Micah Mangot's Bat Mitzvah

Shalom! My name is Micah Mangot. I am a seventh grader at Herbert Hoover Middle School. I enjoy reading, hanging out with my friends, singing, watching Star Trek: The Next Generation with my family, and swimming.

In Parashat Va'eira, on God's instruction, Moses asks Pharaoh to let the Israelites go. Pharaoh refuses and God turns the water of the Nile into blood, Pharaoh is ready to let the Israelites go but God hardens his heart. This process repeats itself with the plagues of frogs, hordes of insects/wild animals, boils, and burning hail. Parashat Va'eira ends without any real resolution. Since God hardens Pharaoh's heart, the parsha raises a question of restrictions on our freedom. In my D'var Torah, I explore what restrictions there are on our freedom and how that relates to my bat mitzvah.

Becoming a bat mitzvah is a big moment. What is important is not only the actual service and party, but also all of the planning and learning that happens before. As a result of this process, I have learned perseverance and the skill of trope reading. To me, this is just the beginning of my learning and of being a part of the community.

I would like to thank my tutor Noa Bar for helping me learn the Hebrew necessary, Rabbi Glazer for working with me on my D'var Torah, and my family and extended family for supporting me wholeheartedly on this journey. I would also like to express my appreciation to the congregation.

Simon Crosby's Bar Mitzvah

Hello. My name is Simon Crosby.

I’m in seventh grade at A.P. Giannini Middle School. I am in the school band, and I enjoy playing bassoon and trumpet. I also like soccer, disc golf, and tennis.

I’m excited in both an excited way and a nervous way about my bar mitzvah. Preparing for my bar mitzvah has been hard work with a lot of learning and practice. I’ve enjoyed improving my Hebrew, working with my dad most nights, and learning from my tutor, Randy Weiss. I’m so happy that so many of my family are travelling to be with me.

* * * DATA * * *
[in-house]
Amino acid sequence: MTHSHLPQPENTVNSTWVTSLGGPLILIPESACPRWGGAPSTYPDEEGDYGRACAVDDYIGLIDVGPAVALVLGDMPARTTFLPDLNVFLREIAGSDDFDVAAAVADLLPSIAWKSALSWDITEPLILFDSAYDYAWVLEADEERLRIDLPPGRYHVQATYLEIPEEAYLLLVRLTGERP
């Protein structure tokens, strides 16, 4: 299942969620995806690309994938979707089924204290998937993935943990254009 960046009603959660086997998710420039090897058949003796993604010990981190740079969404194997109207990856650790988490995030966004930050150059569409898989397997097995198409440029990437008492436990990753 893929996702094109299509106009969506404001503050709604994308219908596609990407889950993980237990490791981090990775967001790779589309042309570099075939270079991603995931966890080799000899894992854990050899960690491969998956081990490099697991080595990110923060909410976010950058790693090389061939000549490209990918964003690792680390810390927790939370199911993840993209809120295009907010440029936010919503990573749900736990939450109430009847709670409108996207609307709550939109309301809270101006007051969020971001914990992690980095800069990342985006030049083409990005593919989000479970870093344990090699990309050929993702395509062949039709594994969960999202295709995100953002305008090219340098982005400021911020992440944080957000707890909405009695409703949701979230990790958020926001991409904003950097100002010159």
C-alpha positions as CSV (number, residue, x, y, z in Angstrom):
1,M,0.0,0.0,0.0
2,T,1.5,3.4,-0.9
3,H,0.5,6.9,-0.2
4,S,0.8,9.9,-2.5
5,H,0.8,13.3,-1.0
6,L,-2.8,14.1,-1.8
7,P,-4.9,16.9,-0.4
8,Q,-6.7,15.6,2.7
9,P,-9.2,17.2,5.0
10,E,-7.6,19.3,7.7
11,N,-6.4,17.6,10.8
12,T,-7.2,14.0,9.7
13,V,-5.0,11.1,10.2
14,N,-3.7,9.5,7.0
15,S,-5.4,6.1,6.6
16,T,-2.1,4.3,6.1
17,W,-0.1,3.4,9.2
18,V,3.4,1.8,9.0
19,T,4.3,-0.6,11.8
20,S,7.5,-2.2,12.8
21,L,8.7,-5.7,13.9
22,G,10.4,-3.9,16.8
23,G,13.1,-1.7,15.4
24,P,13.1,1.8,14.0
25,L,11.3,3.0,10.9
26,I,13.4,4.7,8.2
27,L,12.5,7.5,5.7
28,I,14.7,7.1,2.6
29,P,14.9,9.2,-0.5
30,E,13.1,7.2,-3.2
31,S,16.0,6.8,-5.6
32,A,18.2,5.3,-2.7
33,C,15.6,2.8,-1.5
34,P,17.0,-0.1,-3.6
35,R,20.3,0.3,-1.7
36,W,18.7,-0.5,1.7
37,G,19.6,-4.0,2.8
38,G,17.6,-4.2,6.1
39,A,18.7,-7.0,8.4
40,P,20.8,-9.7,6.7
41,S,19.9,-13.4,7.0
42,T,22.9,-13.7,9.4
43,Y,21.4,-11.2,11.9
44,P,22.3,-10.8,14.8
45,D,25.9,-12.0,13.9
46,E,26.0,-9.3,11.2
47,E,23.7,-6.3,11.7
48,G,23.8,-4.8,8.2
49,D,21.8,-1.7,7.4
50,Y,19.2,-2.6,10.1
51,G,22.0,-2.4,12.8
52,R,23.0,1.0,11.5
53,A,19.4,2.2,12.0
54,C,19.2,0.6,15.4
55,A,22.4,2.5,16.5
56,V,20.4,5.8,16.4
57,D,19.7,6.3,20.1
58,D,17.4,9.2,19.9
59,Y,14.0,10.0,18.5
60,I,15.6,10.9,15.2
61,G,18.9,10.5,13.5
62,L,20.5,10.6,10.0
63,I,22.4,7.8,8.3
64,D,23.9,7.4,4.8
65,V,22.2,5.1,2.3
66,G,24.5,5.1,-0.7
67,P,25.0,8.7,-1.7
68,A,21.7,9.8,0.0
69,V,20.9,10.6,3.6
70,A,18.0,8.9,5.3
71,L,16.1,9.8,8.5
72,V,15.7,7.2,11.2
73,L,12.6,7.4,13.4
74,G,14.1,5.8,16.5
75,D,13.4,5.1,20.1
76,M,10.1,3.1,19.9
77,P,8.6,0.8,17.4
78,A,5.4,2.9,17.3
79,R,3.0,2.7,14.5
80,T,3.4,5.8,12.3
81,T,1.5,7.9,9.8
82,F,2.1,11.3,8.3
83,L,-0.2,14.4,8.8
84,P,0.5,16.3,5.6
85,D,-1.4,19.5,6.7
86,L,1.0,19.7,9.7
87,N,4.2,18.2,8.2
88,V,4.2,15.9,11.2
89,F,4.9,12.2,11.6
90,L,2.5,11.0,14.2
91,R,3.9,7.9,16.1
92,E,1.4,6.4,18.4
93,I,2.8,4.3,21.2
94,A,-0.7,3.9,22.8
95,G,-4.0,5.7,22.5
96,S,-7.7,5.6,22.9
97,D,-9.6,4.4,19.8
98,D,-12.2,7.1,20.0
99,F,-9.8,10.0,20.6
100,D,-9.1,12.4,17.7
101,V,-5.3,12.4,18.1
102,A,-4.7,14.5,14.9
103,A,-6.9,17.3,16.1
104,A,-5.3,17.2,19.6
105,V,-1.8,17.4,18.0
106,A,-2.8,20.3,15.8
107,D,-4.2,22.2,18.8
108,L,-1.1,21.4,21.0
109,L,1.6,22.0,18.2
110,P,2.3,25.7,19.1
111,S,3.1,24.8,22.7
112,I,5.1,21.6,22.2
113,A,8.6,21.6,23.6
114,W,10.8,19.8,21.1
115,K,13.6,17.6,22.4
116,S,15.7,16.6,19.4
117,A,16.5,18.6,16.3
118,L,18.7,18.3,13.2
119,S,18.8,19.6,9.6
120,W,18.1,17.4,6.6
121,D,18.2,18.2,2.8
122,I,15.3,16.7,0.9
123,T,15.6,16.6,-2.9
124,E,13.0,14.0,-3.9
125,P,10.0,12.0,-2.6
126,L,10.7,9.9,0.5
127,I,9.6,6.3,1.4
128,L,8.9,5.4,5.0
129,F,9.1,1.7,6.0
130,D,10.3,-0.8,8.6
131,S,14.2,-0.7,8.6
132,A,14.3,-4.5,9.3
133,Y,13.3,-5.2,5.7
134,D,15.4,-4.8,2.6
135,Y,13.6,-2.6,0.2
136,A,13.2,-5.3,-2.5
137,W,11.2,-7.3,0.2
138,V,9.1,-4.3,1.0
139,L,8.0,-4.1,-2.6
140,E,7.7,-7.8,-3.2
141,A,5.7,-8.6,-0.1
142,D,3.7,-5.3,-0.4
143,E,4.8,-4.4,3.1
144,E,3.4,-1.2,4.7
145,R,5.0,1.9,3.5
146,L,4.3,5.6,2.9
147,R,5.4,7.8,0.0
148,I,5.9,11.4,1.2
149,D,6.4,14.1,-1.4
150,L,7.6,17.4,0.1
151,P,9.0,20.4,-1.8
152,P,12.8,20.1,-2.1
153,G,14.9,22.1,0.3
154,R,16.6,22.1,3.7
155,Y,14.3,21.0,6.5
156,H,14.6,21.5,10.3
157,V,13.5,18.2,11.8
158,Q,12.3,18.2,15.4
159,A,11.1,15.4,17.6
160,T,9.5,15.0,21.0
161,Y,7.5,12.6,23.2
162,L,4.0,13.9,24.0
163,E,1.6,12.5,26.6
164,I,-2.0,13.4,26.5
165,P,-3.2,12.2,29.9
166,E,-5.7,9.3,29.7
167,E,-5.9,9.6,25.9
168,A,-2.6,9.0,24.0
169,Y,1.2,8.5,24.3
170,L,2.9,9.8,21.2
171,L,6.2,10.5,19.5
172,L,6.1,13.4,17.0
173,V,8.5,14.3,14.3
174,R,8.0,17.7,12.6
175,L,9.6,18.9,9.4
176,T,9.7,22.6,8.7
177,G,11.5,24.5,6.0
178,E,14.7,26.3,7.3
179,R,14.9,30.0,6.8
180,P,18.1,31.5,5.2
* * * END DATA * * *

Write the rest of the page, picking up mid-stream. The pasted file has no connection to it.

This Thursday and Saturday, I’ll be reading from Parashat Shemot, which covers the early life of Moses. Beginning when Pharaoh orders all Jewish baby boys to be killed, Moses’ mother hides him, and the Pharaoh’s daughter finds him and raises him. Moses then travels to Midian where he encounters the burning bush. G-d speaks to Moses, telling him to free the Jews from Egypt. Moses is scared and hesitates, but eventually returns to Egypt to free the Jews. In studying my parsha, I have learned that it’s okay to be scared - being scared sometimes helps. It can make you take more time to think about what you are doing.

Thank you to Rabbi Glazer, my parents, teachers, my friends, my brother, Daniel, and all of my family for supporting me during this journey.

Raquel Sweet's Bat Mitzvah

My name is Raquel Sweet. I am 13 years old and attend The Brandeis School of San Francisco, where I am in seventh grade. I enjoy swimming, dancing, and playing with my dog, Teddy.

I have belonged to Beth Sholom for my entire life. I have so many memories from the synagogue, from attending PJ Shabbat to celebrating all of the holidays – and, of course, my sister’s bat mitzvah last year.

This week, it will be my bat mitzvah. I will be reading from Parashat Noah. This is the story of Noah and the flood. The parsha also includes the story of the Tower of Babel. What many people don't know about this parsha is that it talks about the first time that people ate meat. Before the time of Noah, no one ate meat - everyone was a vegetarian. I am vegetarian myself, and at my bat mitzvah, I will be talking about reasons we have for making different decisions in life including my deciding to become a vegetarian.

I am so excited to celebrate with everybody this Shabbat. I am very thankful to have all my family and friends coming from near and far to join me. I am also excited to be sharing this occasion with my Beth Sholom family. I look forward to seeing everyone this Shabbat to join me and my family at this simcha.

Michael Ross' Bar Mitzvah

Shalom. My name is Michael Ross. I'm an eighth grader at The Brandeis School of San Francisco and I am becoming a bar mitzvah this Shabbat, 11 Elul 5777.

A bit about me:
I love to play the electric guitar, and have been taking music lessons at The Blue Bear School of Music for six years. My preferred music genre is rock, but I also play jazz in the Brandeis band. I love cars, and am interested in engineering and modern technology/machines, especially computers. I also play tennis.